Digital Cameras And Imaging Software; The Raw Facts

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"There are two kinds of people in the world, those who believe there are two kinds of people in the world and those who don't."
--Robert Benchley

After asking what digital point-and-shoot camera I use people are often surprised when I tell them it's a Canon PowerShot S500 Digital ELPH. "Isn't that obsolete?" is usually their response. It's 4 years old--that's 28 in Internet years--yet the S500 works perfectly and was perhaps the last ELPH that accepted CompactFlash cards. I fell in love with the camera while in Acapulco and borrowed one (my SLR batteries were on charge at the hotel) from a fellow traveler to photograph Fuerte de San Diego. I later bought a used S500 from one of Shutterbug's advertisers and it's been my point-and-shoot of choice ever since. The S500 is small, unobtrusive, and has a rugged stainless steel body, but what really sells it for me is that it uses the same CompactFlash cards as my D-SLRs.

The Raw Facts
DxO Optics Pro 5's (www.dxo.com) raw conversion engine has a new demosaicing algorithm that produces images with more detail and fewer artifacts. Demosaicing, if that's a new buzzword for you, is a critical step in raw conversion where the image sensor pattern is reconstructed as a visible image. The process involves trade-offs between sharpness, noise, and processing time and determines the amount of detail and artifacts appearing in the final photograph. Instead of only comparing pixels with their direct neighbors, DxO's raw engine looks further than normal to reconstruct detail and reduce demosaicing artifacts. These artifacts are especially noticeable at high ISO settings and that's why the engine applies noise reduction techniques after demosaicing and before noise is amplified by the conversion process. DxO Optics Pro 5 also incorporates a tool to remove dust and skin blemishes and supports the latest Canon and Nikon D-SLRs, following their real-world availability. Mac OS and Windows versions of DxO Optics Pro 5 will be available in Standard and Elite versions, depending on the cameras supported, for $169 and $299, respectively.

PhotoPresets For Adobe's Camera Raw
Like lots of photographers, I use Adobe's Camera Raw (ACR) to process my raw image files. Now onOne Software (www.ononesoftware.com/photopresets-wow.php), who is quickly becoming one of the most interesting imaging software companies around, is offering a collection of free presets that were created by Jack Davis to make processing your photos easier, faster, and with better results. PhotoPresets with One-Click WOW! lets you optimize your images to create the look you really want without sacrificing quality. You start by using presets that adjust your image's color and tone and then can go on to add effects like black and white conversion, tinting, split-toning, or vignetting. With 85 presets in six different categories, the effects also include white balance, tone, vibrance, custom HSL adjustments, sharpening, and enhancing. If you find a combination you like, you can fine-tune it, save it off as a preset, and synchronize adjustments to other images within ACR or copy and paste settings from within Adobe Bridge CS3.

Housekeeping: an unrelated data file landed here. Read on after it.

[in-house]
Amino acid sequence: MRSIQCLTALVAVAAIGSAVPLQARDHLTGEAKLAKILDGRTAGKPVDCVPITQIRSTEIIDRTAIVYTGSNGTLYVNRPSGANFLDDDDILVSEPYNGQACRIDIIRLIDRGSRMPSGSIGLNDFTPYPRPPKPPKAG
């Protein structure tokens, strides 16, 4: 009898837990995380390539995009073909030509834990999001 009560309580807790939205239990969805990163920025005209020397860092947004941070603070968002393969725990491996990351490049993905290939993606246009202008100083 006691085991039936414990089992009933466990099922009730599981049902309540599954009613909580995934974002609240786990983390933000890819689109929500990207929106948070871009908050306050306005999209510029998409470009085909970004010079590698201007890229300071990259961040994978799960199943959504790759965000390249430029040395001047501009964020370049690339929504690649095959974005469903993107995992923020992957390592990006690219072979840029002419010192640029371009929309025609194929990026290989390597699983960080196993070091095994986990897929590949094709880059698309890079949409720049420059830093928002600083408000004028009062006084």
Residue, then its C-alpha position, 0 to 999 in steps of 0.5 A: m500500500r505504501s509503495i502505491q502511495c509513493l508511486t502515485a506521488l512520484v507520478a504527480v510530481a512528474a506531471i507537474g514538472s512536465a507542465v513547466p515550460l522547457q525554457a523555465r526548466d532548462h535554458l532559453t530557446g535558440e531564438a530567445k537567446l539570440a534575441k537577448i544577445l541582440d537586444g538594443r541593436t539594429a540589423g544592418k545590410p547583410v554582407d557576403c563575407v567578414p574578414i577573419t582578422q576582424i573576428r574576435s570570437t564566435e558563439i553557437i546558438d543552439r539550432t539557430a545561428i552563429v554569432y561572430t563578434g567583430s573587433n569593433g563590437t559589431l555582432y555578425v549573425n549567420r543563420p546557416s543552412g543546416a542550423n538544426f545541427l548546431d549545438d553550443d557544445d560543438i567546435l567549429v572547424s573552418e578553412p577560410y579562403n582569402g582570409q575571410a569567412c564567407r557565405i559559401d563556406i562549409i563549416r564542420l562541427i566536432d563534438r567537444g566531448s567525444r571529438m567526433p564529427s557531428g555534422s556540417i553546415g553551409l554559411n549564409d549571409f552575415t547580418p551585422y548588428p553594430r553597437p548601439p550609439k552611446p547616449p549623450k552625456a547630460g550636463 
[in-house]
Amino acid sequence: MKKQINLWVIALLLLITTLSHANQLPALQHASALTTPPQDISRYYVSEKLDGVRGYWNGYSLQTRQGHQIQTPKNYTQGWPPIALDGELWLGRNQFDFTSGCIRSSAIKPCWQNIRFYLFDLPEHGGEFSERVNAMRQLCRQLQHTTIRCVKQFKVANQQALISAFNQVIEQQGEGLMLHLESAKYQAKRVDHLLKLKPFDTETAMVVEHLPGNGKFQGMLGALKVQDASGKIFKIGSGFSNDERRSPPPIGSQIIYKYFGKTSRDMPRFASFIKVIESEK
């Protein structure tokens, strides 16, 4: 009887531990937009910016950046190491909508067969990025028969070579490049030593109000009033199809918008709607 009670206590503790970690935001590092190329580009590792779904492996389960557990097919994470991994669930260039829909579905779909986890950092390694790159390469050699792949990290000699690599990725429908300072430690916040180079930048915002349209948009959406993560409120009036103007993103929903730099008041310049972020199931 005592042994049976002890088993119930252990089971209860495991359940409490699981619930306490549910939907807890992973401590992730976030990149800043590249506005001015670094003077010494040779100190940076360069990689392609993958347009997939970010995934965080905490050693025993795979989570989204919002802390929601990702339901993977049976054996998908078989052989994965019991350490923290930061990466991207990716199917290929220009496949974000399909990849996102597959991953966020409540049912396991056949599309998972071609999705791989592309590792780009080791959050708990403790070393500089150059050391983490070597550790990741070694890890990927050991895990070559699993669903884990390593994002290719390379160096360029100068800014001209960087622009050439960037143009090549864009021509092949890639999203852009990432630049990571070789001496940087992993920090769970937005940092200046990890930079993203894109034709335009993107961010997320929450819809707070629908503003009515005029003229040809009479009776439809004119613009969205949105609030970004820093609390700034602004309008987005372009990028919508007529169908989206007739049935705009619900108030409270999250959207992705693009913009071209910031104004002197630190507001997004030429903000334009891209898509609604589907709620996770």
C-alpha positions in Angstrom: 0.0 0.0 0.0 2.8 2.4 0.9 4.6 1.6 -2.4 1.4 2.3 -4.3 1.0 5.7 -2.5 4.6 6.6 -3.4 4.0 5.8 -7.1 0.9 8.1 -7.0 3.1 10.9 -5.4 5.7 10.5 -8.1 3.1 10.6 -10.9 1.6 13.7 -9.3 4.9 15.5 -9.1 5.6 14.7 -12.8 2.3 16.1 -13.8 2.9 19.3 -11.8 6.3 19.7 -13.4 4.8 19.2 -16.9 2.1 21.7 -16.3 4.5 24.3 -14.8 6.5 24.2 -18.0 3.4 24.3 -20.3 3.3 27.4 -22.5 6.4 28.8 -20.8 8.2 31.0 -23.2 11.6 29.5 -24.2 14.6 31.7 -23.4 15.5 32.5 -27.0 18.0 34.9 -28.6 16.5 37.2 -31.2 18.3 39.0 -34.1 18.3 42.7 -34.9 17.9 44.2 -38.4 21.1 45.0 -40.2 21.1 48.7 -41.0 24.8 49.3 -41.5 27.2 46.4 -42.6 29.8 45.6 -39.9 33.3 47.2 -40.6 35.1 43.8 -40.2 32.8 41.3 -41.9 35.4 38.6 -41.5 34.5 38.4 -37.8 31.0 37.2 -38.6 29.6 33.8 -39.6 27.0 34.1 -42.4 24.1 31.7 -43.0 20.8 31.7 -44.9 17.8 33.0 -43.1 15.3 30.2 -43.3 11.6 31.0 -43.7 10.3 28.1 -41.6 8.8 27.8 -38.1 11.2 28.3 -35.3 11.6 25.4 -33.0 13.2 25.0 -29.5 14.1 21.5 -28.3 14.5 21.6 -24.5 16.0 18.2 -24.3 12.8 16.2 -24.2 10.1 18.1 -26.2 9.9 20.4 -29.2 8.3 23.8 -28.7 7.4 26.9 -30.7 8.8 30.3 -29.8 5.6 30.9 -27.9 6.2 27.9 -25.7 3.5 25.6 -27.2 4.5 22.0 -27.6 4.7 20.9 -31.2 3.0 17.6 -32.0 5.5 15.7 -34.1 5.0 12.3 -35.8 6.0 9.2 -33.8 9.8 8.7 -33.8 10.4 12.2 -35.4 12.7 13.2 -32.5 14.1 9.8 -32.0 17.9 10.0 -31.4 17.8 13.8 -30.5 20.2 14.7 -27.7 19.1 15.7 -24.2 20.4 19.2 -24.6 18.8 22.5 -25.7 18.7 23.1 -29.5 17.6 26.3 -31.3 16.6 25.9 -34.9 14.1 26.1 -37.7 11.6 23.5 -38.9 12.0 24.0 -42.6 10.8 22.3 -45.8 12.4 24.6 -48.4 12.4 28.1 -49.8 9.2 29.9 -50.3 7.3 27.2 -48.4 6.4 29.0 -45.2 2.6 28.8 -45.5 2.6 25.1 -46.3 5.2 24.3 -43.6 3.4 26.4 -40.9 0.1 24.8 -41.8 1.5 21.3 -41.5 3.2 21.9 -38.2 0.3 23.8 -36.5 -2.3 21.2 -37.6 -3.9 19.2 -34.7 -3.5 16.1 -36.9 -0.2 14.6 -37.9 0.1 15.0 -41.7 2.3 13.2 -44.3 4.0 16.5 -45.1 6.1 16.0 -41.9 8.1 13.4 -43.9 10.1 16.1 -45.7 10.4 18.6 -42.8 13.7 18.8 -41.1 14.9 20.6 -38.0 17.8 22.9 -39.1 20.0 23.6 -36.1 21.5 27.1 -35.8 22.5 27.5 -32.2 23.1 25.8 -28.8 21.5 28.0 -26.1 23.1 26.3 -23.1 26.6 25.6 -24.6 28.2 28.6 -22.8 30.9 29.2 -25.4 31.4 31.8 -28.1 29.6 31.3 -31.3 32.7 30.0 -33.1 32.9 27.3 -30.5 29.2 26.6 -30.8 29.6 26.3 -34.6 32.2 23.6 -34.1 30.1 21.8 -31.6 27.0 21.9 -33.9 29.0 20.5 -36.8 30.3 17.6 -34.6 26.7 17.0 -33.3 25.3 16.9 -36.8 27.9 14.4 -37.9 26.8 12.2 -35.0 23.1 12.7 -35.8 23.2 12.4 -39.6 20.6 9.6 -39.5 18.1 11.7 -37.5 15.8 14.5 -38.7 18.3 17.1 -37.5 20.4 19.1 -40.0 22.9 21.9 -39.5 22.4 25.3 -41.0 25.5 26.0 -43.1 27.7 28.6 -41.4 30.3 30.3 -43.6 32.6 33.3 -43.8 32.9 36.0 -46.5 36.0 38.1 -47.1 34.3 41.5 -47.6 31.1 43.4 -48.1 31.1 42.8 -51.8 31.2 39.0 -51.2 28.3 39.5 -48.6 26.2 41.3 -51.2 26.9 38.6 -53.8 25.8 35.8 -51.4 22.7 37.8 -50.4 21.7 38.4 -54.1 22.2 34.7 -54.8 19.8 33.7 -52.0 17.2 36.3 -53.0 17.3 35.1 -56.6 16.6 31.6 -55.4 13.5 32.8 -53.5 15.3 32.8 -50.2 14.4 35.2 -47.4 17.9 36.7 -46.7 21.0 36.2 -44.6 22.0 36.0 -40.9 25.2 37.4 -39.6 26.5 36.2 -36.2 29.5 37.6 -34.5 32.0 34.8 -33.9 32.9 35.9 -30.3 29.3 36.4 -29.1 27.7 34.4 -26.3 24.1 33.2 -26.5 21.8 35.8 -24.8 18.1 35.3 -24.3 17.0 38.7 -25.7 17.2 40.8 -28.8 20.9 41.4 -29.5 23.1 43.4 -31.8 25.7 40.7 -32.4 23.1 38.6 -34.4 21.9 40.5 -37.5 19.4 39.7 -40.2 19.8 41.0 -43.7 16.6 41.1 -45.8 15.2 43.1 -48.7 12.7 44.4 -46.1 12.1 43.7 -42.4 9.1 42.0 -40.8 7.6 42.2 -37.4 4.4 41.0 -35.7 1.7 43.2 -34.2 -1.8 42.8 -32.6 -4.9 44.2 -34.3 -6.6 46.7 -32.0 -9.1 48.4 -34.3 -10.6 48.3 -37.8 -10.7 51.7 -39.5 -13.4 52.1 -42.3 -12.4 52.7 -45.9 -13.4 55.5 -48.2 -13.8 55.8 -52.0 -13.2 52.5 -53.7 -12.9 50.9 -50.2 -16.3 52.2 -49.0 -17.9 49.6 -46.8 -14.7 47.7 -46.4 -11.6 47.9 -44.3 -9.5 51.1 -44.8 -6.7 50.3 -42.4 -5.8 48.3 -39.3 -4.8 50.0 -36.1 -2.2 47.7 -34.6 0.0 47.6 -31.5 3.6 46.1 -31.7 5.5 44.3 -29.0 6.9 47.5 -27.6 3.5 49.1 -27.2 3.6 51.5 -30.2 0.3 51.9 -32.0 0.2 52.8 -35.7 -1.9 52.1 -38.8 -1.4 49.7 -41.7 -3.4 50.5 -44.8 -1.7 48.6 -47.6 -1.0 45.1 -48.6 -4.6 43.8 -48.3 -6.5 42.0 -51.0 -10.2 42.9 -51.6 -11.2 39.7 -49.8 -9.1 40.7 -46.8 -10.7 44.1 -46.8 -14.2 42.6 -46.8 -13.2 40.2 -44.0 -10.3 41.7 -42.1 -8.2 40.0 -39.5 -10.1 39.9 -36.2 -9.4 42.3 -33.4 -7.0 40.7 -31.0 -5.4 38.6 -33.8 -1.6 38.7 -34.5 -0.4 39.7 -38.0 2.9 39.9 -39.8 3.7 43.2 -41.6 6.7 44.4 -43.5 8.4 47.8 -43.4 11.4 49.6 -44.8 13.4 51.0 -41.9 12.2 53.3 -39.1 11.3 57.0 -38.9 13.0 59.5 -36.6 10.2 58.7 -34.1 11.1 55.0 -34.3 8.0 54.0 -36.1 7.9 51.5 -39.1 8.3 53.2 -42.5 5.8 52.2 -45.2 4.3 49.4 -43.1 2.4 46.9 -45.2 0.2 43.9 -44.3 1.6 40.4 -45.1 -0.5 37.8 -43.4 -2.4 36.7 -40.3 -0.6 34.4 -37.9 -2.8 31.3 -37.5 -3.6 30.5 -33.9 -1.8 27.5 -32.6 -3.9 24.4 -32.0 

© 2005, Joe Farace, All Rights Reserved

In The LightZone
Looking something like Lightroom and acting like the world's biggest, most versatile Photoshop compatible plug-in, LightZone combines bits and pieces of both kinds of experiences and wraps them into what must be the simplest, most amazing digital enhancement program available. LightZone lets you edit photographs visually and capture what you originally saw or thought you saw in the image. The program works with JPEG, TIFF, and even raw files from the newest D-SLRs such as the Canon EOS 40D. See their website (www.lightcrafts.com) for a list of supported cameras.

LightZone features integrated raw processing and noise reduction, providing a seamless workflow from camera media to finished photograph. LightZone 3.1 lets you change the look of objects within a photograph by their color or luminosity and extends selective editing capabilities so you can edit portions of photographs without altering surrounding details. With a single operation, you can change the exposure of the sky, sharpen only the yellow flowers in a field, or modify the exposure of a face. LightZone 3.1 also includes more Intelligent Styles, an enhanced Relight tool, and improved crop and rotate capability. The Full version of LightZone 3.1 is $249.95, and LightZone Basic without asset management features costs $149.95.

© 2006, Joe Farace, All Rights Reserved
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